Becky Whidden Huff, author of Moonbeams and Fireflies: A Collection of 5-Minute, Imagery-Guided Meditations, worked for several years as a newspaper reporter and freelance writer with a focus on medical writing before embarking in a new direction: teaching yoga and meditation. Her journey with yoga began when she was challenged with her daughter’s Down Syndrome diagnosis. She now teaches yoga classes at the Marietta Center for Yoga and Well Being in and is an ambassador for Lululemon Athletica.
What’s your favorite aspect of your life right now?
I love being a healthy woman in my 40s who’s not afraid to try new things and take risks. I began writing imagery-guided meditations for my yoga classes in March, and they flowed freely—almost like they were being given to me. I decided to write one a day for a month, and in less than 30 days I had 31 meditations. By July, thanks to great support from my very talented students and friends, I had published my first book, Moonbeams and Fireflies. I’m proud of the fearlessness it took to see the project through to the end.
Your least favorite?
The process of clearing out the old to make room for the new.
How did you come to this point in your life and career?
I began my yoga journey shortly after the birth of my daughter, Lily, 9 years ago. She was born with Down Syndrome, and the unexpected diagnosis and subsequent heart surgery when she was 4 months old left me searching for ways to cope. My yoga practice, which taught me to breathe and be present, along with my faith and the support of family and friends, sustained me through the darkest of days. My book came to fruition through a merging of my journalism background, my love of yoga, my own personal struggles and an unexpected muse that swept in and provided amazing inspiration.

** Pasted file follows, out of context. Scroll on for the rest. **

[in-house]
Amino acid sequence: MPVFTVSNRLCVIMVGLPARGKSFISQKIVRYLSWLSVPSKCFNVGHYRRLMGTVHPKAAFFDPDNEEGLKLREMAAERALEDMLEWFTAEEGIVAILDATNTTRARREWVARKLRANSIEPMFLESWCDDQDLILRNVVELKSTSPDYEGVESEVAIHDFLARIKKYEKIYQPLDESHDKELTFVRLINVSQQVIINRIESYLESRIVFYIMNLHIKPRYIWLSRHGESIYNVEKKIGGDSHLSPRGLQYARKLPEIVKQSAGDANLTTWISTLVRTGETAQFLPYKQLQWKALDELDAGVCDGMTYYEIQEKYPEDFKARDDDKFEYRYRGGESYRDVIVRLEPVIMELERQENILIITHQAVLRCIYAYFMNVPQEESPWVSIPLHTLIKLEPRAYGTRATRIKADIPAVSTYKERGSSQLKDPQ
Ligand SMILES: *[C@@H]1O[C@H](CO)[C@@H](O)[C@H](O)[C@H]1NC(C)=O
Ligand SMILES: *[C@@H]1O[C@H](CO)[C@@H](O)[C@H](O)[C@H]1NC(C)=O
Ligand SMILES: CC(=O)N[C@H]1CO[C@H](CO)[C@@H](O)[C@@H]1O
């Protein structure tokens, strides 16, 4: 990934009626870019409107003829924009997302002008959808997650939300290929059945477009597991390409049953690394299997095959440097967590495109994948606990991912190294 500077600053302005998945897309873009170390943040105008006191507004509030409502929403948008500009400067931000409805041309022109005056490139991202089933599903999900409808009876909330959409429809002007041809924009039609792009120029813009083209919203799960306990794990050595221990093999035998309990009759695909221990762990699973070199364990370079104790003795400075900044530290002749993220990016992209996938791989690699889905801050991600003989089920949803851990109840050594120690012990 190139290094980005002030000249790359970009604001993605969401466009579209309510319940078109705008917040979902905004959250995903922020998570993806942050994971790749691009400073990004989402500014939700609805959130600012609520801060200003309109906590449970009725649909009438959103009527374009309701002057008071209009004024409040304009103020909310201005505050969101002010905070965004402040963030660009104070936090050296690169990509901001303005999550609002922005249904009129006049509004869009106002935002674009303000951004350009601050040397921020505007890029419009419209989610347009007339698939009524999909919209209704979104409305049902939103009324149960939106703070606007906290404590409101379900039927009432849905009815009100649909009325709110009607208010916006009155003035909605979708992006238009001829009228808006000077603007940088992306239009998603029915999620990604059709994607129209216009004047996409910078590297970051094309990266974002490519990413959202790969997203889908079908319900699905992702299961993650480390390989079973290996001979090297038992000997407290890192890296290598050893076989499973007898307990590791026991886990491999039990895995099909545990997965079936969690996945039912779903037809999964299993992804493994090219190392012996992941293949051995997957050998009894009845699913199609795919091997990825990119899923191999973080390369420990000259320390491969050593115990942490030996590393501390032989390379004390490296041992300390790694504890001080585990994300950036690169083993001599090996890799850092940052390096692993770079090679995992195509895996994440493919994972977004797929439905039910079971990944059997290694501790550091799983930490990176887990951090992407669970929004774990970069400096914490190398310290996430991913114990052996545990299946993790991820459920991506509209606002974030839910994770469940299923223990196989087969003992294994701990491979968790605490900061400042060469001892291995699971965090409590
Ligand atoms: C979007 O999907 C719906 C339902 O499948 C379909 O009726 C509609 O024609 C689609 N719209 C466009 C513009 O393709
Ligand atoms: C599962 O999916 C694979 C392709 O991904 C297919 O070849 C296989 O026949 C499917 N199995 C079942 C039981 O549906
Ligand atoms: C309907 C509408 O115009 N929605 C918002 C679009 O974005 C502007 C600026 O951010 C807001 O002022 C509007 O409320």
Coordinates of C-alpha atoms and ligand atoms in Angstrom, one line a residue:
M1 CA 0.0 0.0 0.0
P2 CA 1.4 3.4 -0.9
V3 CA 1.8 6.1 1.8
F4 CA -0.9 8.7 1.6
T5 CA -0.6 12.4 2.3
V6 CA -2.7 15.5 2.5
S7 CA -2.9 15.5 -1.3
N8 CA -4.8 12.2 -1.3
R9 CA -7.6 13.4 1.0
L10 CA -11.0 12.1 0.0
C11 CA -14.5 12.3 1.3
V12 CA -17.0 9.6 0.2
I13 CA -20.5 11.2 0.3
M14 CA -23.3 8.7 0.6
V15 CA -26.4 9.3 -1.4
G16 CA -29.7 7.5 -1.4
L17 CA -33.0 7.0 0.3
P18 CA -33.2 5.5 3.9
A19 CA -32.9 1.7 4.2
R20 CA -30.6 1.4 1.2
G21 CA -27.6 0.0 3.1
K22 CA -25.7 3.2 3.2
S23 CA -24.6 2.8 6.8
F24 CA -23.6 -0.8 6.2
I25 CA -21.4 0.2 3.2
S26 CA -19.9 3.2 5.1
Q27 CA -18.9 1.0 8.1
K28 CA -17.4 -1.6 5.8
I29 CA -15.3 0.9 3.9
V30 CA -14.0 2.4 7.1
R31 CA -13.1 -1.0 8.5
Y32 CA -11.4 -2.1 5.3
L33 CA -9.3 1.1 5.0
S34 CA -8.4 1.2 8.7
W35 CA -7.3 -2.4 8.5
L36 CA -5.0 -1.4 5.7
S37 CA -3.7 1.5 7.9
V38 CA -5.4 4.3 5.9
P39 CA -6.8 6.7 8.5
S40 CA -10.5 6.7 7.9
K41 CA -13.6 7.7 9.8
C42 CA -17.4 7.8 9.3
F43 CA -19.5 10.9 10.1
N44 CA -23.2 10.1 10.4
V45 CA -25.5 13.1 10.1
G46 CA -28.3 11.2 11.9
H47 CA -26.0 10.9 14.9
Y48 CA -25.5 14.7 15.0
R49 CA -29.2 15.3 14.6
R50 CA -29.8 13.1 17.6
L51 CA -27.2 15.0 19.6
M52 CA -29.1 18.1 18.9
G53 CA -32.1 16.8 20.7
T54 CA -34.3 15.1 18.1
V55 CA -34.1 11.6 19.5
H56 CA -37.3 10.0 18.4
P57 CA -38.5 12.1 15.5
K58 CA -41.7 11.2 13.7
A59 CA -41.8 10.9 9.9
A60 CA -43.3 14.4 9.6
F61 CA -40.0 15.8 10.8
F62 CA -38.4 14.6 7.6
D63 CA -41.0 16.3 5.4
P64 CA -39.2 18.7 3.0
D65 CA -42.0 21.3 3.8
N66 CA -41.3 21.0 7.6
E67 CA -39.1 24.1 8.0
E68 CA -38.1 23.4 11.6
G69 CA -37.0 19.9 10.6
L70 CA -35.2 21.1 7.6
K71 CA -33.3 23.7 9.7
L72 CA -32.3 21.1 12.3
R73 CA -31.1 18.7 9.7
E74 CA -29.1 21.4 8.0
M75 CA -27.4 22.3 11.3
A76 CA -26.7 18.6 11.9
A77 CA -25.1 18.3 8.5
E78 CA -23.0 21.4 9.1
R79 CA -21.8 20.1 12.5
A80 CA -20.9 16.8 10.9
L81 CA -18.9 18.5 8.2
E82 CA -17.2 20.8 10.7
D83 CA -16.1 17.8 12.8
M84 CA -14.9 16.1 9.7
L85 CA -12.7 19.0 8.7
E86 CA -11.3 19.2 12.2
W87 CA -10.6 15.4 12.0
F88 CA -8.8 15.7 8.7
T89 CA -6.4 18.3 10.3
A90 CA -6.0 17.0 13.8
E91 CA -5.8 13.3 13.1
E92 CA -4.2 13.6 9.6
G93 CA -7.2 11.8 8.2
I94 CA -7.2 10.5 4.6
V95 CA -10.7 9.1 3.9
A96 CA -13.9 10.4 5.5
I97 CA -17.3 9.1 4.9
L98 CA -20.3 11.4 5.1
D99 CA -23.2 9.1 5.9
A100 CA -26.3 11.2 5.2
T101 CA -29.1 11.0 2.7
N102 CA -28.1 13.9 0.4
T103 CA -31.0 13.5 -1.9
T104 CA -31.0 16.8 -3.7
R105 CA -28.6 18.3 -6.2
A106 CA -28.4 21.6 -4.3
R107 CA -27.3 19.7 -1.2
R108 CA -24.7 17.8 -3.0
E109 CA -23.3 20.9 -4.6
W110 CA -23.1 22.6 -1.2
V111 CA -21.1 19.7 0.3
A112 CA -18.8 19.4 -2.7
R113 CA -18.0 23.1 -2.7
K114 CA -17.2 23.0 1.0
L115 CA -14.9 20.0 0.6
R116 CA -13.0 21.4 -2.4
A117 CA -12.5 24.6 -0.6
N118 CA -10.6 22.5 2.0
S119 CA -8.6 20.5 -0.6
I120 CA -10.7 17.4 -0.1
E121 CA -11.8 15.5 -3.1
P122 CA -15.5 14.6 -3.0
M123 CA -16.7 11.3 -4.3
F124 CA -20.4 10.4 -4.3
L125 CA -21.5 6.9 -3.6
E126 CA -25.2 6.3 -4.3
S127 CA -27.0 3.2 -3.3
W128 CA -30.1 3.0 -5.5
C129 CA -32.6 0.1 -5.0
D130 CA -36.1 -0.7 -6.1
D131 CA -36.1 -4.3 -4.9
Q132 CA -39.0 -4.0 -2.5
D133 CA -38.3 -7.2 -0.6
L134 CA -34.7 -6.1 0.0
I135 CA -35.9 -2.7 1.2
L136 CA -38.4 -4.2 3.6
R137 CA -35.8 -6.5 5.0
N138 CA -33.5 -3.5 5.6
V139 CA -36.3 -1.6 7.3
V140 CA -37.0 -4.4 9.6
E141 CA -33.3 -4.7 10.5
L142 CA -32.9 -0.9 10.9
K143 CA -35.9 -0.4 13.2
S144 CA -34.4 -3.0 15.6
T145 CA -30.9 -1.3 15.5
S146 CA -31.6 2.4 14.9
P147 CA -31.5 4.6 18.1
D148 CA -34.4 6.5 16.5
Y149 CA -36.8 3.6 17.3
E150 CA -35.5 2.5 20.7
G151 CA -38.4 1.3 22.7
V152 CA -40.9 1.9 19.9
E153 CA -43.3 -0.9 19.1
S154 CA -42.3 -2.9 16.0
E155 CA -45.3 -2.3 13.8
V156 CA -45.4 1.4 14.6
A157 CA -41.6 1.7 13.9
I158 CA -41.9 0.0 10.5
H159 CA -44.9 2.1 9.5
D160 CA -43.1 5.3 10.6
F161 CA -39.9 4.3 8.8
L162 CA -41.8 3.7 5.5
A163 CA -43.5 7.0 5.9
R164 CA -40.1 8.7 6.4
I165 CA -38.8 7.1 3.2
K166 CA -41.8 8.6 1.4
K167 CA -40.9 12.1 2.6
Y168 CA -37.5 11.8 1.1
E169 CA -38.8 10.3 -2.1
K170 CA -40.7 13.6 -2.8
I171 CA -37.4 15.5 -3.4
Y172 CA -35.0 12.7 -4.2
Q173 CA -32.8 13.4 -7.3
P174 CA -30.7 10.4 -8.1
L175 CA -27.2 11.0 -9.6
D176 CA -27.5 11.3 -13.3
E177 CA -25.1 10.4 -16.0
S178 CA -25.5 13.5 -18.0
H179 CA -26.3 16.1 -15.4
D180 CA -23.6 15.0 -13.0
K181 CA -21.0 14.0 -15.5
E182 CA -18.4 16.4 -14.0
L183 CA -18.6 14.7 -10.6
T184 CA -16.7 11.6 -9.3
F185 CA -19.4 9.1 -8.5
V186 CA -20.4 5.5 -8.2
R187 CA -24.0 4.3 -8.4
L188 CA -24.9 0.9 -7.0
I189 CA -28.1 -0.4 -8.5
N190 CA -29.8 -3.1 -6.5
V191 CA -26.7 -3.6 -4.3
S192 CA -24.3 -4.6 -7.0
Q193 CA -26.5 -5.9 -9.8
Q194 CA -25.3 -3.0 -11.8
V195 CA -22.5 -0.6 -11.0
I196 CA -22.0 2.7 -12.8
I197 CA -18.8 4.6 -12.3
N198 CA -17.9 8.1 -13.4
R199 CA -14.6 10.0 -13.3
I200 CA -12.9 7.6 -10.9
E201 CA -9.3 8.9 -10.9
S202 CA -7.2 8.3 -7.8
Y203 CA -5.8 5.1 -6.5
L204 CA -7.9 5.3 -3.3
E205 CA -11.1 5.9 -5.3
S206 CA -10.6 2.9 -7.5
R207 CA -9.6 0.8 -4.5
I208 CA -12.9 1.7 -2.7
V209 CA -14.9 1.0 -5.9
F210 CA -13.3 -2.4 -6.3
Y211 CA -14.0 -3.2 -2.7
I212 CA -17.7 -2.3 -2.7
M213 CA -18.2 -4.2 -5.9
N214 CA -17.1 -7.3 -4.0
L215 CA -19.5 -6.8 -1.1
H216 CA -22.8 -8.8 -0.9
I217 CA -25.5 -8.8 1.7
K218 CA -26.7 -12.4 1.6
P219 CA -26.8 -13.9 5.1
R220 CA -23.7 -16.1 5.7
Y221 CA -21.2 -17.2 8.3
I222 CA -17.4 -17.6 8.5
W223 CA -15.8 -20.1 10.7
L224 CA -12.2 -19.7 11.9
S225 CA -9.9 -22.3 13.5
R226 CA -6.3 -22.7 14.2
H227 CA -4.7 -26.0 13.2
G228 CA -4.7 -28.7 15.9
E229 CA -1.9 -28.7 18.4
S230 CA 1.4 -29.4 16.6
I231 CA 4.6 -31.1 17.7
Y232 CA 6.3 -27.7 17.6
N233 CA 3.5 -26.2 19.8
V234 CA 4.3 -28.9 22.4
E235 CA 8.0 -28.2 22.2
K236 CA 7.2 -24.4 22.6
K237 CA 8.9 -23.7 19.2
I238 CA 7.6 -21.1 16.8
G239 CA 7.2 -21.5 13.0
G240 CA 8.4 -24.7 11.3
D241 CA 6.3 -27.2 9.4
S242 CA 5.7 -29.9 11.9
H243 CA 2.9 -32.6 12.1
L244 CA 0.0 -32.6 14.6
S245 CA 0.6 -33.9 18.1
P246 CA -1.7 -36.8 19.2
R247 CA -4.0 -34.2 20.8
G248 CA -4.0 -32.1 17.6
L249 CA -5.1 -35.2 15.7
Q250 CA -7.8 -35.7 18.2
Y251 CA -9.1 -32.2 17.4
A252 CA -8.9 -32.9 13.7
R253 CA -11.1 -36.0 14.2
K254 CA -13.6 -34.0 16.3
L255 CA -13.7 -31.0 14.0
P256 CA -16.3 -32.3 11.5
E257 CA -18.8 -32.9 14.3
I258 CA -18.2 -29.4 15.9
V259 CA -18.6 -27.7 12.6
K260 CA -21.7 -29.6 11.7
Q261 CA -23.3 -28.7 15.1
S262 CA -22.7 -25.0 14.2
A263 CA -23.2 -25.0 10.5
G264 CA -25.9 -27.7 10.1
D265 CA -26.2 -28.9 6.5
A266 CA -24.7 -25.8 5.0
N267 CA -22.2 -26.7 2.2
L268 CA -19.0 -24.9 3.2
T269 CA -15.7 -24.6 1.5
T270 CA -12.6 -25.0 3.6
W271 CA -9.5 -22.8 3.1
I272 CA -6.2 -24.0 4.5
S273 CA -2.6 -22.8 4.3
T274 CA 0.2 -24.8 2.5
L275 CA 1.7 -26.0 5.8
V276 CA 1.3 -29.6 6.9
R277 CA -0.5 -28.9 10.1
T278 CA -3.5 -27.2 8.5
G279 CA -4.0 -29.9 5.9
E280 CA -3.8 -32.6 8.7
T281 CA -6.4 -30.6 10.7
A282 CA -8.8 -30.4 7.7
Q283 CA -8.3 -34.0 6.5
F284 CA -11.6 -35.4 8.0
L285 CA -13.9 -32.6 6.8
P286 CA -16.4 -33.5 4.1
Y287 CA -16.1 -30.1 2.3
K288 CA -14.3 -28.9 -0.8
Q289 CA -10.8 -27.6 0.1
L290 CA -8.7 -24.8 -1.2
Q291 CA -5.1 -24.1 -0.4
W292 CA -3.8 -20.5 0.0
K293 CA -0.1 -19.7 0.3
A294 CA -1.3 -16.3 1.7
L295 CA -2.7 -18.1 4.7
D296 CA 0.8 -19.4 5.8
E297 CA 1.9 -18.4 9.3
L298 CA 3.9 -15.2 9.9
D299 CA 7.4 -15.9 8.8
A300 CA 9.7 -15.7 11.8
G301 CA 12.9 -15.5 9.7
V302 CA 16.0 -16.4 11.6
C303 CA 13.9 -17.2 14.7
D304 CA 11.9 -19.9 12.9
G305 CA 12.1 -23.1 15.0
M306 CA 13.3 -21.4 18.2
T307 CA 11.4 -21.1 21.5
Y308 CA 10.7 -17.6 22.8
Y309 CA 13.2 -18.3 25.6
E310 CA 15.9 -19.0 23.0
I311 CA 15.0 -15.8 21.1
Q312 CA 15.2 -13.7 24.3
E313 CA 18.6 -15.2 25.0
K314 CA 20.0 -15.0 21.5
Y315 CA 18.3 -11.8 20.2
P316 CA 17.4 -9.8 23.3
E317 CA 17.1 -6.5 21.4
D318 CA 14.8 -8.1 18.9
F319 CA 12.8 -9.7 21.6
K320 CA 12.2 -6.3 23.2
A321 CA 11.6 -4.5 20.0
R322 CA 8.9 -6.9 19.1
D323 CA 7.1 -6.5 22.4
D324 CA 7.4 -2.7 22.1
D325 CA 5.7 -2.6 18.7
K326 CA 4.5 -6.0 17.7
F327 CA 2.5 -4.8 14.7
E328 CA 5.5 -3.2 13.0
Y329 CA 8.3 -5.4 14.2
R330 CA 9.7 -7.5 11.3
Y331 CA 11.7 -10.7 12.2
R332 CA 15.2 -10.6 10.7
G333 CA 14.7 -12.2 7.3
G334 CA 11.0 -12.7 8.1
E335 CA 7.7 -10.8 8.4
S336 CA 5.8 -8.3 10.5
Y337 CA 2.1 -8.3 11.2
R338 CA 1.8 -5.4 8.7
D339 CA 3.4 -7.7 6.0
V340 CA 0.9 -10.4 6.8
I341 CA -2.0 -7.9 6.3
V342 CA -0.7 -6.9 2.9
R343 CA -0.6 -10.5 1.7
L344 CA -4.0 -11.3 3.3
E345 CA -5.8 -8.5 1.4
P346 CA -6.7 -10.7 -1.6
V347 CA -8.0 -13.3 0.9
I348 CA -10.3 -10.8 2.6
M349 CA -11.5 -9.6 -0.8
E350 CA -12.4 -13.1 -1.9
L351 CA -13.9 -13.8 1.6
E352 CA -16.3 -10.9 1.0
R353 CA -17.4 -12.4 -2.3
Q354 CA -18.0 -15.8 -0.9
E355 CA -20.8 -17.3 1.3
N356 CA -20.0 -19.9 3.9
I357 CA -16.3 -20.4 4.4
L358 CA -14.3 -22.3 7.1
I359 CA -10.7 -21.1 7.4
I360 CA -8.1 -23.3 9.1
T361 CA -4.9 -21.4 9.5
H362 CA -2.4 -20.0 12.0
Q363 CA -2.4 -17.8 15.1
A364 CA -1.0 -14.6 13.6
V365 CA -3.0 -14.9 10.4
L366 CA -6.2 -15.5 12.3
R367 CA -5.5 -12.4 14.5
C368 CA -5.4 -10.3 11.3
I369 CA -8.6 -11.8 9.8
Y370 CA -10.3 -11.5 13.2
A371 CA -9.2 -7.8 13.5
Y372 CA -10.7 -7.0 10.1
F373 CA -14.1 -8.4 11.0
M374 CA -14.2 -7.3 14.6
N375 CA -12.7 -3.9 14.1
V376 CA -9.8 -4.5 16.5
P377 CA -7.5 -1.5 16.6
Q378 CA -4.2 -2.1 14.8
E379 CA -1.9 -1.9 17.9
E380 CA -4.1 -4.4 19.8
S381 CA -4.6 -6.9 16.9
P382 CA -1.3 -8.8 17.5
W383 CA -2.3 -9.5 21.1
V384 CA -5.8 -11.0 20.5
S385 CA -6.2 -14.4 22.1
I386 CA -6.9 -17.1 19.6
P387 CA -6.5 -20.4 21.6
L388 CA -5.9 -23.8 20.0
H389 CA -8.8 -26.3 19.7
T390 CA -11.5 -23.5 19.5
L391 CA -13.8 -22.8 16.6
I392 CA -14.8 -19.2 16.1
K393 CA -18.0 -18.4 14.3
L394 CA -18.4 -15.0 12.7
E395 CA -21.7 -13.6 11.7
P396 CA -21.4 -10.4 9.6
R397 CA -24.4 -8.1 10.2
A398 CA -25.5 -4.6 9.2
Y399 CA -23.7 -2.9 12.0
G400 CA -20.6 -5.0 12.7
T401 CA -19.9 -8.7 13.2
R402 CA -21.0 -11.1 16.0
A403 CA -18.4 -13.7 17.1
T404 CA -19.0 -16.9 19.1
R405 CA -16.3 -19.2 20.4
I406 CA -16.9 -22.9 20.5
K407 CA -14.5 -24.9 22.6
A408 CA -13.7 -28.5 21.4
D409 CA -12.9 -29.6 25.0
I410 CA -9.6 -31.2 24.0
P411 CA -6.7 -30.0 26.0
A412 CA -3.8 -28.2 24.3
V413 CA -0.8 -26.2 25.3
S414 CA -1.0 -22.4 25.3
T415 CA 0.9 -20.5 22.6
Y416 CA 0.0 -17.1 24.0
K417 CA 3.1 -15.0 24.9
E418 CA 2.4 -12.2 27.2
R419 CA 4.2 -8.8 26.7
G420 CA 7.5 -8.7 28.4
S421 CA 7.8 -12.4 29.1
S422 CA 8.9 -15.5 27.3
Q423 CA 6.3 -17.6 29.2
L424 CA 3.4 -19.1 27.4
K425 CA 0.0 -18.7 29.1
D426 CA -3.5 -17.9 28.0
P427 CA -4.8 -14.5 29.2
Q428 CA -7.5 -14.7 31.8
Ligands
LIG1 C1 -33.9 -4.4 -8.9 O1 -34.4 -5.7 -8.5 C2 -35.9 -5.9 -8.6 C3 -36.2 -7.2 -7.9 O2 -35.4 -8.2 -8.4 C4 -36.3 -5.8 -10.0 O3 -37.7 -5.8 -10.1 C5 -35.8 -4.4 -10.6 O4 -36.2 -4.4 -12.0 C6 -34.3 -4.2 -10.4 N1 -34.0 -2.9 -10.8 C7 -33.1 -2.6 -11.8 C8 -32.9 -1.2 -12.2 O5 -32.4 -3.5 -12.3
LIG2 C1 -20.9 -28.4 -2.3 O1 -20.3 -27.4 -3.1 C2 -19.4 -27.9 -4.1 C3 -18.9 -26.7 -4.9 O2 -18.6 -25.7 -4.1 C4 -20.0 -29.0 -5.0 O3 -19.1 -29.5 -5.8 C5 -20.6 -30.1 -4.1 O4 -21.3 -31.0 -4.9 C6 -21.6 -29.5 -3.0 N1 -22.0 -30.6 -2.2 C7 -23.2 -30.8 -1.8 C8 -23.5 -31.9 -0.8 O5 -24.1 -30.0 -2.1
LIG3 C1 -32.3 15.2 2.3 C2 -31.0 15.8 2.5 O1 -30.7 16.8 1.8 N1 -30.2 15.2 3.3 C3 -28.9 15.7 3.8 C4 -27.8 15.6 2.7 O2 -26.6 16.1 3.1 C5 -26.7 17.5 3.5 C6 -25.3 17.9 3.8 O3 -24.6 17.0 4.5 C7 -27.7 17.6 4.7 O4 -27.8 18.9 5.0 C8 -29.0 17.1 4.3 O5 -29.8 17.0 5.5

What has been the most life-changing part of your experience having a child with Down Syndrome?
Shortly after Lily was born, I sat my son, Reid (who was 7 at the time), down to attempt to explain to him that Lily was going to be different than other children. I was finding a hard time finding the right words, but then he turned to me and said, “Mom, everyone has special needs. You just can’t always see them as easily.” Children are our greatest teachers. We just have to be open to the lessons.
What one piece of advice would you give someone whose child has been diagnosed with this or any medical challenge?
You are stronger than you think you are.
What do you see as the keys to being your “best self”?
I’m happiest when I’m serving others, and approaching my relationships with love, understanding and a nonjudgmental attitude.
What has been your greatest achievement?
My ability to love unconditionally.
What’s the hardest lesson you’ve ever learned?
It’s not all up to us. Sometimes the universe has other plans. Be open to them.
What’s your No. 1 health and wellness secret?
Get plenty of sleep, eat all things in moderation and do something active every day that makes your heart pound.
What is your cause of choice and why?
We host an annual art show and sale at the Marietta Center for Yoga and Well Being every fall, and we have a silent auction and bake sale to benefit a local charity. We’ve raised money for Right in the Community, a nonprofit advocacy group for children and adults with special needs, and Calvary Children’s Home. This year our charity is NAMI (National Alliance on Mental Illness). There are so many wonderful charities—it’s nice to give back to organizations that are supporting our community.
The holidays are on the way. What’s your favorite thing about the season?
Spending time with loved ones, the smell of a Christmas tree and the aroma of lots of delicious food cooking, preferably in someone else’s kitchen!